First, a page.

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Volo's Guide to Monsters (Dungeons & Dragons) Hardcover – Illustrated, November 15, 2016
Enhance your purchase
This is NOT just another Monster Manual! Volo’s Guide to Monsters provides something exciting for players and Dungeon Masters everywhere.
· A deep dive into the lore behind some of D&D’s most popular and iconic monsters
· Dozens of monsters new to the fifth edition to include in your epic adventures
· New playable races to allow you to build characters to fit nearly any type of story in your D&D game.
The esteemed loremaster Volothamp Geddarm is back and he’s written a fantastical dissertation, covering some of the most iconic monsters in the Forgotten Realms. Unfortunately, the Sage of Shadowdale himself, Elminster, doesn’t believe Volo gets some of the important details quite right. Don’t miss out as Volo and Elminster square off (academically speaking of course) to illuminate the uninitiated on creatures both common and obscure. Uncover the machinations of the mysterious Kraken Society, what is the origin of the bizarre froghemoth, or how to avoid participating in the ghastly reproductive cycle of the grotesque vargouille. Dungeon Masters and players will get some much-needed guidance as you plan your next venture, traipsing about some dusty old ruin in search of treasure, lore, and let’s not forget ... dangerous creatures whose horns, claws, fangs, heads, or even hides might comfortably adorn the walls of your trophy room. If you survive.
Research has never been so dangerous!
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From the Publisher
|Mordenkainen's Tome of Foes||Xanathar's Guide to Everything||Volo's Guide to Monsters|
|Get this to:||Craft inspired adventures with new and expanded monster lore, introduce new monsters to your campaign, and open new character race options||Explore a wealth of new rules options and create a wider world for your players to explore||Immerse your players in monster lore for a deeper roleplaying experience|
|Audience:||Dungeon Masters, experienced players||Dungeon Masters, experienced players||Dungeon Masters, experienced players|
|Contents:||Over 150 monsters with stats and illustrations / More options for character creation with new races / Expanded monster lore for Dungeon Masters to add depth to a campaign||Dozens of new spells / Over 25 new subclasses / New Racial Feats / Random encounter tables for quick combat setup / Rules for Downtime Revisited / Tools like improved traps, magic items, and more for Dungeon Masters to add to their adventures||7 new playable races plus 6 monstrous races / In-depth monster lore including new variants of existing monsters, encounter tables, lair details, history, and more / Dozens of monsters new to fifth edition D&D for players to conquer|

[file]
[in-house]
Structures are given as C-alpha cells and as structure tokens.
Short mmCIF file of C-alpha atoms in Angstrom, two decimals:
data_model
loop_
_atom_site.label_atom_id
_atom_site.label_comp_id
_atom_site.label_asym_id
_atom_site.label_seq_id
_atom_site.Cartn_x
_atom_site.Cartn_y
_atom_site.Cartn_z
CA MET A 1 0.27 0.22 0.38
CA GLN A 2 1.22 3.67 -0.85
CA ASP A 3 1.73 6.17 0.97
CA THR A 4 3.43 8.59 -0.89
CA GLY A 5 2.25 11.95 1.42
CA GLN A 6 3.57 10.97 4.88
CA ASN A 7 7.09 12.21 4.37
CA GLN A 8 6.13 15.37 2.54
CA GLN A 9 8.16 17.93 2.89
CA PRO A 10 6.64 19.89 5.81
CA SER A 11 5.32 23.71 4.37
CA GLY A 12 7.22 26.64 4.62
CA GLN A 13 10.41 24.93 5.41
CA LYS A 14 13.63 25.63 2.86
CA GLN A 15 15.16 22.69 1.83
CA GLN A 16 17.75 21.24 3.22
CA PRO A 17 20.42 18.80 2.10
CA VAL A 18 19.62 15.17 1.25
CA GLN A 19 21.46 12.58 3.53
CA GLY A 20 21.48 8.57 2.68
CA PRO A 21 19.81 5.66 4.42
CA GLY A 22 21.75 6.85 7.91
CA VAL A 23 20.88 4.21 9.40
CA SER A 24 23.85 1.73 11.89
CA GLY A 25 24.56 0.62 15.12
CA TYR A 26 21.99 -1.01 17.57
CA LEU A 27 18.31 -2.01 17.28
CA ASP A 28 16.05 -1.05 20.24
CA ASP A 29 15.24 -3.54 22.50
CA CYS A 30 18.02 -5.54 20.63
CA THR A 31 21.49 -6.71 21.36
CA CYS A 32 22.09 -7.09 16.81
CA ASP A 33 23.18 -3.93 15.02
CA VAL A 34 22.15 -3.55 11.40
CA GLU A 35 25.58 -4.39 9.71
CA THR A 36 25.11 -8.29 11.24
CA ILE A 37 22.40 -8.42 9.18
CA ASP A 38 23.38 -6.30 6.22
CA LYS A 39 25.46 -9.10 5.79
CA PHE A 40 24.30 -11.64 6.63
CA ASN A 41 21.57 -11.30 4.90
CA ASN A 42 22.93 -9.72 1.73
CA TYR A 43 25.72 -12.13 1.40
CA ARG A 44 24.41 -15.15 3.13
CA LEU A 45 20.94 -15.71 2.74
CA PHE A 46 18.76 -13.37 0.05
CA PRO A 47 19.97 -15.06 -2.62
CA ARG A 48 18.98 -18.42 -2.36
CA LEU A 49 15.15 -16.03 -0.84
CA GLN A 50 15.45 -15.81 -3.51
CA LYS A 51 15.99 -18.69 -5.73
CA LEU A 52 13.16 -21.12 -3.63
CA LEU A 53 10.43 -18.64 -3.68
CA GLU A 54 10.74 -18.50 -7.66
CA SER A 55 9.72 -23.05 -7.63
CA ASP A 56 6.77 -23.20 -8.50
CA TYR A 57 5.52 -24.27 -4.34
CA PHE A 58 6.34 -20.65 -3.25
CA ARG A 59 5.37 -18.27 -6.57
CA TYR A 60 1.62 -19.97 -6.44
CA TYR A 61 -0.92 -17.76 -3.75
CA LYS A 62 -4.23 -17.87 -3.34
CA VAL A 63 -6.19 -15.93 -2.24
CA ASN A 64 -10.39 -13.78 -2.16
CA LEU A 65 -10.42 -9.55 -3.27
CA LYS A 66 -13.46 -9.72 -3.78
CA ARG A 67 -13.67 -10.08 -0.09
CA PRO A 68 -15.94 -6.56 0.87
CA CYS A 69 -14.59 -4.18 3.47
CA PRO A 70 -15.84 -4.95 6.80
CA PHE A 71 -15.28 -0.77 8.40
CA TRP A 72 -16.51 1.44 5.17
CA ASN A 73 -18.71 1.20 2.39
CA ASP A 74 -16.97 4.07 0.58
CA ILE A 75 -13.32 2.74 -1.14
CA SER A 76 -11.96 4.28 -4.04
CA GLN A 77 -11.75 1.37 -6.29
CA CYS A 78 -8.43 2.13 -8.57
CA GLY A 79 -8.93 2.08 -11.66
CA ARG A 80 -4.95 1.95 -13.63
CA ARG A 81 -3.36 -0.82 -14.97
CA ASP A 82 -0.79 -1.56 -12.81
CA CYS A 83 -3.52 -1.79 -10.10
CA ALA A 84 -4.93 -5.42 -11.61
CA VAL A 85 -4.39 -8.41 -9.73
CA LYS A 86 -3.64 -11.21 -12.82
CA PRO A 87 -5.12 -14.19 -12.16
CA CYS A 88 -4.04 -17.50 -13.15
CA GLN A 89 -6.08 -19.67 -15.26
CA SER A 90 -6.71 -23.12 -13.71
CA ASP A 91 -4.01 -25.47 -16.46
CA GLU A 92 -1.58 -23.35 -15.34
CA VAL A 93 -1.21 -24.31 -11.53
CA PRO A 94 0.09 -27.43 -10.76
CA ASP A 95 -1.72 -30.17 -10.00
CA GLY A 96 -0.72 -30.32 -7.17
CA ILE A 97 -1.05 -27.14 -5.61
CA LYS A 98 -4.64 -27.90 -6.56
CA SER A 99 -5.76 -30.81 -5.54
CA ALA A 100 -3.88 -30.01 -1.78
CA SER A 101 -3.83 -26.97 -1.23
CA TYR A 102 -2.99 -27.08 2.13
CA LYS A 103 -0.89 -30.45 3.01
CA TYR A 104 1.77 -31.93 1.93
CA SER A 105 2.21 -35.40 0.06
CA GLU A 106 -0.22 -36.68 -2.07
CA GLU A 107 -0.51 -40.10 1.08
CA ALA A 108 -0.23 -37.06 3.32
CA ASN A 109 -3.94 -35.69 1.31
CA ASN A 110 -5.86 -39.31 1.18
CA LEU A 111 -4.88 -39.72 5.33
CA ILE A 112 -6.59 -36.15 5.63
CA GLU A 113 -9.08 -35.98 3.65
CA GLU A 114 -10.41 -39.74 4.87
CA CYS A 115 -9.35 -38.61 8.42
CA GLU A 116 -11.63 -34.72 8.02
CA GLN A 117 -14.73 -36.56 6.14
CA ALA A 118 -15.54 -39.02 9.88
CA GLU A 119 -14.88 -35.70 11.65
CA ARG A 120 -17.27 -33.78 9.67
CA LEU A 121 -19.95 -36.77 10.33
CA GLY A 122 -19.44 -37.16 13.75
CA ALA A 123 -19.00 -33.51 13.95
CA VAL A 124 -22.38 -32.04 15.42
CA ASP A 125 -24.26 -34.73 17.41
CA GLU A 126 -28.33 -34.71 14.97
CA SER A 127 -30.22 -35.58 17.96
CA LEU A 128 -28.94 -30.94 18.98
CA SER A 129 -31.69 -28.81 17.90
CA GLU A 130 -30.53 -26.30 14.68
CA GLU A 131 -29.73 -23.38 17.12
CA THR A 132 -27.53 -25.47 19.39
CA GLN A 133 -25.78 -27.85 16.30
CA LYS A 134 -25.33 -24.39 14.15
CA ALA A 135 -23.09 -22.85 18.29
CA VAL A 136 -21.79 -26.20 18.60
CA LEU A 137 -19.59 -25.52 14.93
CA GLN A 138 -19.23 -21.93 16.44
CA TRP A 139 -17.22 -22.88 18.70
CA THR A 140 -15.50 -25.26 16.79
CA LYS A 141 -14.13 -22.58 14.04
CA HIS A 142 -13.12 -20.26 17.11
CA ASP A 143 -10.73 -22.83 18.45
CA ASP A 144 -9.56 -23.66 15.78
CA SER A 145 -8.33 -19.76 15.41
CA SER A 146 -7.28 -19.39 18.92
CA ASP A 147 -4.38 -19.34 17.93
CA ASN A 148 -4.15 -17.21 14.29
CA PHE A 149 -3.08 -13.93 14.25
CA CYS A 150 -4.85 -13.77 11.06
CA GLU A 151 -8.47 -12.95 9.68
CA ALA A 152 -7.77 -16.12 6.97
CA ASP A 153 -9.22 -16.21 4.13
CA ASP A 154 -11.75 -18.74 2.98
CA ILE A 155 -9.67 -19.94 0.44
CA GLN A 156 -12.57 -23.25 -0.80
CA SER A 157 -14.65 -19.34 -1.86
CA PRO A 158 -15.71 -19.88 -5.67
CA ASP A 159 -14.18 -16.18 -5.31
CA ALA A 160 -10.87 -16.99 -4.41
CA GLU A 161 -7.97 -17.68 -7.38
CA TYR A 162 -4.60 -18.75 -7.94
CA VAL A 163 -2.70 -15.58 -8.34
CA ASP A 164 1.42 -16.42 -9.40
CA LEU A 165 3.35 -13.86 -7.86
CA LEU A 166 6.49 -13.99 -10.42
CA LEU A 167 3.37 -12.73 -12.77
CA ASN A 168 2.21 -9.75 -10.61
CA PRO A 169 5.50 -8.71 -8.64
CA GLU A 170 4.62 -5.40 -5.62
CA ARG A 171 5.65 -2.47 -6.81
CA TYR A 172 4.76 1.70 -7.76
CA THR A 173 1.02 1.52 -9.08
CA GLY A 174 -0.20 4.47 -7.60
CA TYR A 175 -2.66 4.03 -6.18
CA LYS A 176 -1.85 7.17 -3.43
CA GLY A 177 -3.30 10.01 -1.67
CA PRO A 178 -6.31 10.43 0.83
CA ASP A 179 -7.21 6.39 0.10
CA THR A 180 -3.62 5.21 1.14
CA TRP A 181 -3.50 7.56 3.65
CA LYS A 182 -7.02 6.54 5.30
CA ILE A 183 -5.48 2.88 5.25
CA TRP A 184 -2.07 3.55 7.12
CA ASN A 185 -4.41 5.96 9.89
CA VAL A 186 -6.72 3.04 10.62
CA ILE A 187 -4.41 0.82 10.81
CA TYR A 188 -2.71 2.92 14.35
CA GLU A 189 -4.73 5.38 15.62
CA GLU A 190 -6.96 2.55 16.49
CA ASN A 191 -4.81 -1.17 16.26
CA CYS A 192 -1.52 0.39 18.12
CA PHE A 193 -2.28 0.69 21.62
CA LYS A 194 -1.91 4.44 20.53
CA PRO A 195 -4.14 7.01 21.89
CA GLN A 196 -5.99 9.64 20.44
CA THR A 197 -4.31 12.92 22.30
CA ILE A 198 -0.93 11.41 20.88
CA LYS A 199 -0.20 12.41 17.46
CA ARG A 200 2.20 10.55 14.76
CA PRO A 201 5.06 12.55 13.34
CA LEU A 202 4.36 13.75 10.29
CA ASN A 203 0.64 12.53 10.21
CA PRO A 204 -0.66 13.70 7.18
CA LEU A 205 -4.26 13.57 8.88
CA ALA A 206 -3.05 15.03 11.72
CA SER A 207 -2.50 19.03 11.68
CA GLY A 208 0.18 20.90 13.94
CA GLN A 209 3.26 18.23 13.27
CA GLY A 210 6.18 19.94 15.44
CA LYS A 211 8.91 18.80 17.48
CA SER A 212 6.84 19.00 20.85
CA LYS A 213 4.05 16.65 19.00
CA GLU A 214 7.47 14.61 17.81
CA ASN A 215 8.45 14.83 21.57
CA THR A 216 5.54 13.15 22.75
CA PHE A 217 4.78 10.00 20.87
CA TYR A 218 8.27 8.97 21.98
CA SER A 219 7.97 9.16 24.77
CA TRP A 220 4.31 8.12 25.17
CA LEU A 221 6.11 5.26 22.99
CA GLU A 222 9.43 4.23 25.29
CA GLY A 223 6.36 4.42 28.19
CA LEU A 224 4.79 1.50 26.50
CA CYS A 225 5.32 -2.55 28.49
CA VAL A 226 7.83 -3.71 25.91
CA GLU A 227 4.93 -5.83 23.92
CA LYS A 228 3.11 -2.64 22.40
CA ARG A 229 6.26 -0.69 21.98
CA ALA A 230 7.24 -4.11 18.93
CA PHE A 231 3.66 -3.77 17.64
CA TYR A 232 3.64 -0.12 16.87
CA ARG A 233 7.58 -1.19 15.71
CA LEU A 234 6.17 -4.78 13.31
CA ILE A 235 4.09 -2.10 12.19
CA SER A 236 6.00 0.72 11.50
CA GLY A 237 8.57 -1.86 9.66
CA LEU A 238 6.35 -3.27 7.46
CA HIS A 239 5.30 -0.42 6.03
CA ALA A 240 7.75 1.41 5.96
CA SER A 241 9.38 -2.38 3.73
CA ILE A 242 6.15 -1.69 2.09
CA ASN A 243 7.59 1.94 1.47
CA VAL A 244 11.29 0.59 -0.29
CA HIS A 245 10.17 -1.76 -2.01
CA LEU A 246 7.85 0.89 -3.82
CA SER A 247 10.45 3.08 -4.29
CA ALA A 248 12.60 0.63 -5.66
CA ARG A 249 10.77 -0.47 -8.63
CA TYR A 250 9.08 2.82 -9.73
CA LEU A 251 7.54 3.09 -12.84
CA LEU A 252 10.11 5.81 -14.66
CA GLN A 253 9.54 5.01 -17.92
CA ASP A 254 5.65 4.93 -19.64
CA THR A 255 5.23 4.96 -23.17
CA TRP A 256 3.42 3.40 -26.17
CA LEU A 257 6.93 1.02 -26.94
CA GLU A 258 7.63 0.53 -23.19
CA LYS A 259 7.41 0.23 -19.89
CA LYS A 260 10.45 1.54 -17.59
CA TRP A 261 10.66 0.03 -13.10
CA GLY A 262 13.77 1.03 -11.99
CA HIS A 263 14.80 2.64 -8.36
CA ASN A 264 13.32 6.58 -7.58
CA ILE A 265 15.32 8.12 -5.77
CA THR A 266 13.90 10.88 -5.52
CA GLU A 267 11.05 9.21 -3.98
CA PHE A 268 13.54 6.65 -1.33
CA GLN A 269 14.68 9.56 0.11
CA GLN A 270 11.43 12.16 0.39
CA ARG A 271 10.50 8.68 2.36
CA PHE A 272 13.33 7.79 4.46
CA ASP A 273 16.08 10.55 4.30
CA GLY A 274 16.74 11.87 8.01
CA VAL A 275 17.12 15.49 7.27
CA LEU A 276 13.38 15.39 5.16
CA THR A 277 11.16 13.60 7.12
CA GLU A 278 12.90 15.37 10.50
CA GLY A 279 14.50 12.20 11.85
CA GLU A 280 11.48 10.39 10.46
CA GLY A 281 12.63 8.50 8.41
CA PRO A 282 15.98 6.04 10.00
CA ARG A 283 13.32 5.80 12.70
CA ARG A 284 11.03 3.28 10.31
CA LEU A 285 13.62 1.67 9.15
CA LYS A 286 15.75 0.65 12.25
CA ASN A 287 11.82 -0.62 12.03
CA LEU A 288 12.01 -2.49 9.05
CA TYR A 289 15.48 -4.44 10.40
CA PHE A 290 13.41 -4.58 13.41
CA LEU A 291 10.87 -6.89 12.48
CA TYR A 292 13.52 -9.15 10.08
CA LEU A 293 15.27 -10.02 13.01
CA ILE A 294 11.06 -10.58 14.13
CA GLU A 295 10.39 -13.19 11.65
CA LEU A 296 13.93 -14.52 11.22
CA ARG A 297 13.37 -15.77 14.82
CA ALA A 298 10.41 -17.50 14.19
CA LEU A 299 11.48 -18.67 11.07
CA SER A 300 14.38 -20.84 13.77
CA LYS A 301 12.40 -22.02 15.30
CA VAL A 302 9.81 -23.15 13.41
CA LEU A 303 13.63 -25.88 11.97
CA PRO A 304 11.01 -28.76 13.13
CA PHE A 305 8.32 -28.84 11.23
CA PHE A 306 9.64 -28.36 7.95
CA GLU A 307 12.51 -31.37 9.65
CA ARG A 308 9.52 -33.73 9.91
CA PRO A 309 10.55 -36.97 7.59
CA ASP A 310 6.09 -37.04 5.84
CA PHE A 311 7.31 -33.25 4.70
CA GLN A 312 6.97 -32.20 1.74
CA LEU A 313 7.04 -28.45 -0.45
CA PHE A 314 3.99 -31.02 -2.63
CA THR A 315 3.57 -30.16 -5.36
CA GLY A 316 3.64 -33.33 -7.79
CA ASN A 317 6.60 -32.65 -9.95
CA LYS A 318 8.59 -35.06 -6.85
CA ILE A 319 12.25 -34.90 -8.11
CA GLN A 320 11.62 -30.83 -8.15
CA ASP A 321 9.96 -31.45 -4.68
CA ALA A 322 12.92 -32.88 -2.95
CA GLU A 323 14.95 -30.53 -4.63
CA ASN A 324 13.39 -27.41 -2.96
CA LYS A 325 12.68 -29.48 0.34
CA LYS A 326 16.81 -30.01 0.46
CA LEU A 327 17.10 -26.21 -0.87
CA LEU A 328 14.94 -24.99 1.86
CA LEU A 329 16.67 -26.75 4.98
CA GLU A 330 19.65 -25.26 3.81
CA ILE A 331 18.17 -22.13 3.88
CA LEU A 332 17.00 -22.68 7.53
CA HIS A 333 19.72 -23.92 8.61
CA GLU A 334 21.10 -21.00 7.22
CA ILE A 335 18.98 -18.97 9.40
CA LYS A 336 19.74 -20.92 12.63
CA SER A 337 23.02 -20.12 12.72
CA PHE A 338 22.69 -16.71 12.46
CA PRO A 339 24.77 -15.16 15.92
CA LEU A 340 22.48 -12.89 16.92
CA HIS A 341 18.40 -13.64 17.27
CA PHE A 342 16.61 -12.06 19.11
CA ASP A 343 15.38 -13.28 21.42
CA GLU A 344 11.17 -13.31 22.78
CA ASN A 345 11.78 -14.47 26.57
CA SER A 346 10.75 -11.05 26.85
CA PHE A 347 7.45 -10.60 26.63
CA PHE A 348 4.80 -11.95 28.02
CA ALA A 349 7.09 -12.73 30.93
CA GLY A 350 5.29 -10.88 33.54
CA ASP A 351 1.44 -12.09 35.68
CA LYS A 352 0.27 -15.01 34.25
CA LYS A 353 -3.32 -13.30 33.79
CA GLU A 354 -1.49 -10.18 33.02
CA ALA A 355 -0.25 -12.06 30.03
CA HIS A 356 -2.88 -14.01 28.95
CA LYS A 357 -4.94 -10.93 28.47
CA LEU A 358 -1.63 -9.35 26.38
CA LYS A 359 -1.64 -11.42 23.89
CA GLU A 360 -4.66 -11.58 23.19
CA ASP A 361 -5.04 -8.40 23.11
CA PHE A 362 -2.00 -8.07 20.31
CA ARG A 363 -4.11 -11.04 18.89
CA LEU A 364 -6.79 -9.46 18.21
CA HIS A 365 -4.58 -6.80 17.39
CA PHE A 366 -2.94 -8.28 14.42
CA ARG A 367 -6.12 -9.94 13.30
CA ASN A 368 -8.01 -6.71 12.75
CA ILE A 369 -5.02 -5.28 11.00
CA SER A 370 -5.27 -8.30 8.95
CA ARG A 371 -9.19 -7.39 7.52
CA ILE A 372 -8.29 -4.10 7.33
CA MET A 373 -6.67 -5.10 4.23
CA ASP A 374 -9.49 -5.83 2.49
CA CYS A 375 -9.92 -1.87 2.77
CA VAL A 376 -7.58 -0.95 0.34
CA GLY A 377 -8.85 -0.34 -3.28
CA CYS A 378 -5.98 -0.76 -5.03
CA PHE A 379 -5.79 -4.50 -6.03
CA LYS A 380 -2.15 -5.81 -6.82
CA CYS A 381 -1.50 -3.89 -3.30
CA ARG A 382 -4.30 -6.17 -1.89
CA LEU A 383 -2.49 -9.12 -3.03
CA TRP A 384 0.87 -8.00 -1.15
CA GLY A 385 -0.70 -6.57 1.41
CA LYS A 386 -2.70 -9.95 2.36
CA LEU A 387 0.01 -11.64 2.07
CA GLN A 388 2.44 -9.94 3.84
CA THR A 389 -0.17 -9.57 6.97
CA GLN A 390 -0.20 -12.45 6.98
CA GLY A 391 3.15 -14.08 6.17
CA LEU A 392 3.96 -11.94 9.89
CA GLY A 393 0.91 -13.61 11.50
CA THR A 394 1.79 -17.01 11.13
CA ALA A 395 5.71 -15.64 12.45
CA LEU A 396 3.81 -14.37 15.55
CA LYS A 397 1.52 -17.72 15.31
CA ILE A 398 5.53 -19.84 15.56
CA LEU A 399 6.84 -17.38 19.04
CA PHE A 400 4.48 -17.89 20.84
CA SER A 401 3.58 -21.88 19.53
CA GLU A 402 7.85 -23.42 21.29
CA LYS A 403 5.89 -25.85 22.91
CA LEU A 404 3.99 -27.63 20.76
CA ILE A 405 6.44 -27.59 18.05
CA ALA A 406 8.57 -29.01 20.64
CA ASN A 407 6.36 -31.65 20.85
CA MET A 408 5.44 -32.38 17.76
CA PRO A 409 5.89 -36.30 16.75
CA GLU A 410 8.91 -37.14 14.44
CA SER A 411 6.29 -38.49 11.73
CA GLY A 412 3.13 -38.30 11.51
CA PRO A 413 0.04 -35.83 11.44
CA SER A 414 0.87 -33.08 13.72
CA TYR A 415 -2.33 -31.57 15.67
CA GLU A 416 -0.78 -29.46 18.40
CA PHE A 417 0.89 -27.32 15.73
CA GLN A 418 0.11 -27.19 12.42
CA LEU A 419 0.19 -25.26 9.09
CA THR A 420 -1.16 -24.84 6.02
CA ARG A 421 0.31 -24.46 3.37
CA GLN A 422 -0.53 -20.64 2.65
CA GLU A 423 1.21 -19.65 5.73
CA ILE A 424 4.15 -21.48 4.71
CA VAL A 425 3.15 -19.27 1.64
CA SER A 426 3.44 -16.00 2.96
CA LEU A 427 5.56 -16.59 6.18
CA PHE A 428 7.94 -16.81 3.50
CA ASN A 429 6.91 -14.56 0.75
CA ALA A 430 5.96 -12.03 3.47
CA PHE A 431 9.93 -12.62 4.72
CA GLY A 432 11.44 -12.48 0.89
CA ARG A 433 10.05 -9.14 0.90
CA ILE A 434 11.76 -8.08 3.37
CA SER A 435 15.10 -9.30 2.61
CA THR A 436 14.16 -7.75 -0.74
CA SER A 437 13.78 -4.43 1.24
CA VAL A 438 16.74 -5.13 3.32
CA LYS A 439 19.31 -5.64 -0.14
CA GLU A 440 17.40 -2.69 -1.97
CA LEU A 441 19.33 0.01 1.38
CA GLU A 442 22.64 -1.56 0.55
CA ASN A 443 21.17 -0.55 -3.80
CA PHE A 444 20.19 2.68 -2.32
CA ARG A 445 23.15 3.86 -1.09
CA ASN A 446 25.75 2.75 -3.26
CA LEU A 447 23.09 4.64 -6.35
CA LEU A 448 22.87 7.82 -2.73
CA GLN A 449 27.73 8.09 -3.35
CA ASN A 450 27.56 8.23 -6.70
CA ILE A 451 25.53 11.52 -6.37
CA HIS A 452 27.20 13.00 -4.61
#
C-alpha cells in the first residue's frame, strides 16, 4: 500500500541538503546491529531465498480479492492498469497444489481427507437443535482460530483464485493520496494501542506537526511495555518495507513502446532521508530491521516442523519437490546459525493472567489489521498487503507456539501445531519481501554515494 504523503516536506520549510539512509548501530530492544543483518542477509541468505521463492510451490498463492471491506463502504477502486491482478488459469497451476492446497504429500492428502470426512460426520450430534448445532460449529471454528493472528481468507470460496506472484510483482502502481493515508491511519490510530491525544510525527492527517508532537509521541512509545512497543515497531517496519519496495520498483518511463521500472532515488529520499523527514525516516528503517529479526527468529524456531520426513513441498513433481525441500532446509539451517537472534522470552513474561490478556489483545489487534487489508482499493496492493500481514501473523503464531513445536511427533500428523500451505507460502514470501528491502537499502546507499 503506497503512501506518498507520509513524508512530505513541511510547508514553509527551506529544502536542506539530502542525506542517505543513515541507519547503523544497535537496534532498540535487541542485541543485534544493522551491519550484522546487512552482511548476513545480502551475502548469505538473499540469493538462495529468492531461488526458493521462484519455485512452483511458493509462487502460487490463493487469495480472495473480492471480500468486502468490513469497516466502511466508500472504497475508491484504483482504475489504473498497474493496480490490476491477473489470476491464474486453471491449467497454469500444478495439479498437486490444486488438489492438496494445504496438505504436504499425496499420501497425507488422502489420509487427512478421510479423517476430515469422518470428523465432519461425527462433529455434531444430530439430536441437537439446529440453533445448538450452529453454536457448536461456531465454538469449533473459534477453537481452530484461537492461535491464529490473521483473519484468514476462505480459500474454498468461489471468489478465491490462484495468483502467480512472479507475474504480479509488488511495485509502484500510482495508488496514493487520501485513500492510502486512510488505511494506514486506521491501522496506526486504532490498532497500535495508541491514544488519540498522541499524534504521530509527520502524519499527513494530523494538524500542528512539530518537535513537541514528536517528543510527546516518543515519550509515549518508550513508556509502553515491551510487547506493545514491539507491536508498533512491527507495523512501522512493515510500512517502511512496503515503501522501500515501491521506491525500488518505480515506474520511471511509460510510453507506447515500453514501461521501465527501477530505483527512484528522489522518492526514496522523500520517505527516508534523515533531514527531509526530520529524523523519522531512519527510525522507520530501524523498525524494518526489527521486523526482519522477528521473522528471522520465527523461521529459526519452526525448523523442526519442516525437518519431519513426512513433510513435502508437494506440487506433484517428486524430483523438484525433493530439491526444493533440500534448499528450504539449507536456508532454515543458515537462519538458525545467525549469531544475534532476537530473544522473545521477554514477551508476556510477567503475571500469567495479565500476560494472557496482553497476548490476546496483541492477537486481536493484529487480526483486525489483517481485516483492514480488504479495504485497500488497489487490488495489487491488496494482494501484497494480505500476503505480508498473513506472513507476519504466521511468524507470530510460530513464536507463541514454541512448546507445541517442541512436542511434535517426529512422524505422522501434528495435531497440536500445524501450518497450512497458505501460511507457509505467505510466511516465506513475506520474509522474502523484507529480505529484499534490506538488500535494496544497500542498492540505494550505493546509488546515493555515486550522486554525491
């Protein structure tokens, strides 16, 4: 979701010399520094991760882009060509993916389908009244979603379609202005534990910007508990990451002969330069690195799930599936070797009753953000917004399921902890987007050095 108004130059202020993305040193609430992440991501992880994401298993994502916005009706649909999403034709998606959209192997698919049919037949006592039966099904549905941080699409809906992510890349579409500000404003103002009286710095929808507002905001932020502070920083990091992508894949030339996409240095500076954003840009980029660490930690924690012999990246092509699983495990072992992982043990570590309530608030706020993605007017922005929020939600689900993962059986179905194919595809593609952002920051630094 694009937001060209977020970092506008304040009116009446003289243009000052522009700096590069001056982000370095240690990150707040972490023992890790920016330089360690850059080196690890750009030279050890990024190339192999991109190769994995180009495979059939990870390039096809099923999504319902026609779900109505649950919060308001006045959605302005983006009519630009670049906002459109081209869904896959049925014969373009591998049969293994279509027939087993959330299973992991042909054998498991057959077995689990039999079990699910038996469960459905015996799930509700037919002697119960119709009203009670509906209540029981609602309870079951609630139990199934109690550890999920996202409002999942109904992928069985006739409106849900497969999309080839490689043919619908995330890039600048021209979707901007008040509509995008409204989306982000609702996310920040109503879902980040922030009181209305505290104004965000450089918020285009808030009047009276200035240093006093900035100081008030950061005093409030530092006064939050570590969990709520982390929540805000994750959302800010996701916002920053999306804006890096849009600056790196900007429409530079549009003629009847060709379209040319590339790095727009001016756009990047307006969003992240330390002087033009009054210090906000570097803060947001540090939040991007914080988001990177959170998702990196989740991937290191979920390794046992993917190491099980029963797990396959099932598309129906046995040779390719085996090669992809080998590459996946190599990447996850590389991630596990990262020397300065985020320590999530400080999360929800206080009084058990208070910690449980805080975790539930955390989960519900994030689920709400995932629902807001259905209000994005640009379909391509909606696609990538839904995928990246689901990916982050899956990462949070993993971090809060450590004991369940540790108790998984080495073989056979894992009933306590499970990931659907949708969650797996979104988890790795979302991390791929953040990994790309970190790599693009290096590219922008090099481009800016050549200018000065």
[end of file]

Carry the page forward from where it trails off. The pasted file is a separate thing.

- Publisher : Wizards of the Coast; Illustrated edition (November 15, 2016)
- Language : English
- Hardcover : 224 pages
- ISBN-10 : 0786966017
- ISBN-13 : 978-0786966011
- Reading age : 14 years and up
- Item Weight : 1.82 pounds
- Dimensions : 8.5 x 0.6 x 10.9 inches
- Best Sellers Rank: #833 in Books (See Top 100 in Books)
- Customer Reviews:
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Top reviews from the United States
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For the DM, this book is a treasure trove; I tend to buy 5E books for inspiration, and don't really play pre-generated campaigns, and VGtM is helping me take the campaign I'm running in some exciting new directions (at least, for me). Also, I'm all about giving players more options, so the new player races are also extremely interesting to me. I don't know how much I'll use the pre-gen NPCs, but they're handy to have, just in case.
One of my favorite things about the book is the chief conceit of its design. Peppered throughout the book are comments of Volothamp Geddarm (the "Volo" of the title) and the archmage Elminster Aumar. These little side notes add a lot to the flavor of the book, and help the reader immerse him/herself in the world.
EDIT: Another thing I like about this book that I just discovered is that the index of the book has monsters sorted by challenge rating and sorted by location. So, if you're hunting for creatures in, say, the Underdark, it's extremely easy to find them in the book. Nice addition!
What exactly are you getting in this book?
- Nearly 90 pages of in depth monster lore, focusing on Beholders, Giants, Gnolls, Goblinoids, Hags, Kobolds, Mind Flayers, Orcs, and Yuan-ti. This is very in depth work, with multiple pages providing variants, tables, lairs (including maps), historical background, and even some of the psychology of the creatures that can really help you flesh out these types of creatures in your games.
- 7 new Player Character races, including Aasimar, Firbolg, Goliath, Kenku, Lizardfolk, Tabaxi, and Triton. These are a nice edition, and I especially like how the details for these new races includes tips on how to role-play as these slightly more unique creature types. Overall, these new races feel like they can breathe a lot of new life into campaigns for players who might be starting to get tired of the standard set from the Player's Handbook.